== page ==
Music

Dot Allison: Room Seven and a Half

Even when she’s the victim, such as the alcoholic, drug-addled mistress of the title track, Allison’s voice makes it clear she’s still the boss.


Dot Allison

Room Seven and a Half

Label: Arthouse Ltd
UK Release Date: 2009-10-13
US Release Date: 2010-03-23
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It’s somehow appropriate that the first words on Dot Allison’s latest disc are, “You are frozen / you are fire”, because her voice sounds like frozen fire. Allison sings with a cold passion. Her vocals burn through the mix whether she’s expressing the pain of calamity from the perspective of the gal who ruined your dreams of romance or from the one who was the victim of someone else’s cruelty. In both cases, Allison conveys a distancing of emotion, a numbness, caused by too many life experiences. She’s not the naïf, but the old hand who knows better.

You can find this in the lyrics, where she sings about being everything from a lowly whore who wants to pretend she can woo a man away from his wife to a roguish villain who died for the money in his pockets. The best evidence can be found in the delicateness of her voice. It seems to have the tensile strength of hardened steel. Consider her duet with Pete Doherty, the bluntly titled “I Want to Break Your Heart”. The song begins with a gently strummed off-key and off-kilter acoustic guitar while Allison plays the glockenspiel. In a quiet, breathy voice she gleefully sings, “The pain I brought to you / It was so easy to do.” If one weren’t listening carefully, one would presume she’s cooing words of love. Allison delights in the hurt she brought. “I know you have suffered / cried tears in my name / now you’ll never recover.” The fragility of her expression serves to underscores her ecstasy at breaking her man’s heart, which is further emphasized by Doherty’s lame declarations of love. “I wanna be your man….I wanna hold your hand….I wanna be your dog,” he sings. From the Rolling Stones to the Beatles to Iggy and the Stooges, he debases himself in a matter of seconds, leaving no doubt that Allison is in charge.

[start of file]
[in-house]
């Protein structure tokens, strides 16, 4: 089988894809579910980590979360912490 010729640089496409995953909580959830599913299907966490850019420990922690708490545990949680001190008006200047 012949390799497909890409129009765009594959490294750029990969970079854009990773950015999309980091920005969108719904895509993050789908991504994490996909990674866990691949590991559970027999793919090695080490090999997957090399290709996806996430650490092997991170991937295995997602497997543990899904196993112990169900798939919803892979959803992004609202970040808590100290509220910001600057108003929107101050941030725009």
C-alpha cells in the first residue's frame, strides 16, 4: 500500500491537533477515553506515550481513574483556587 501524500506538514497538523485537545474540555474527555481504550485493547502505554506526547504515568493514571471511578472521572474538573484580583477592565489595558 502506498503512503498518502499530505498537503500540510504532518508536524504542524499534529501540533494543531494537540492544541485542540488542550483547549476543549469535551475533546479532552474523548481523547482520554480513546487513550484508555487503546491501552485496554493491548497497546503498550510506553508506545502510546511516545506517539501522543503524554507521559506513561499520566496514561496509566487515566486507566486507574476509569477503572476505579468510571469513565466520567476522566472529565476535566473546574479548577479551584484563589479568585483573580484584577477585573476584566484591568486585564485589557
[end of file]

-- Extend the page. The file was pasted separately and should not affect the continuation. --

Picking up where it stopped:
Even when she’s the victim, such as the alcoholic, drug-addled mistress of the title track, Allison’s voice makes it clear she’s still the boss. She might need the whiskey to get herself started, but don’t mistake the vulnerability in her voice for real vulnerability. She lets the listener know she’s just playing a role to get what she wants. Allsion carefully annunciates the desire for peace of mind that lies at the roots of her addictions. On this song, as on the others, the instrumentation colors the music but never really intrudes on her performance. She again plays glockenspiel, and also abets herself on autoharp. The rest of the accompaniment (James Johnson on harmonium, organ, etc., Terry Edwards on trumpet, saxophone, bass, Rob Ellis on drums and percussion) adds a layered atmosphere to what happens. For the most part, there are no notable solos. Only thick, rich strata of sounds and noises that fog the speakers like smoke pots on a stage.

The two or three folk-like songs seem a departure for the former electronica star. “Jonny Villain” comes off as a Bertholt Brecht/Kurt Weill cabaret-style morality tale. The first half of “Portrait of the Sun” is an autumnal love song that blossoms into a noise fest as love fades away. On Allison’s duet with Paul Weller, “Love’s Got Me Crazy”, they croon in unison to a lovely and lilting acoustic accompaniment, until it becomes clear that the duo may actually be insane. Is this love? Does it matter? The point seems to be that love is delusional and lovers can’t be trusted. The duo don’t seem happy, just nuts, and the simple accompaniment reinforces the simplicity of this ironic fact.

8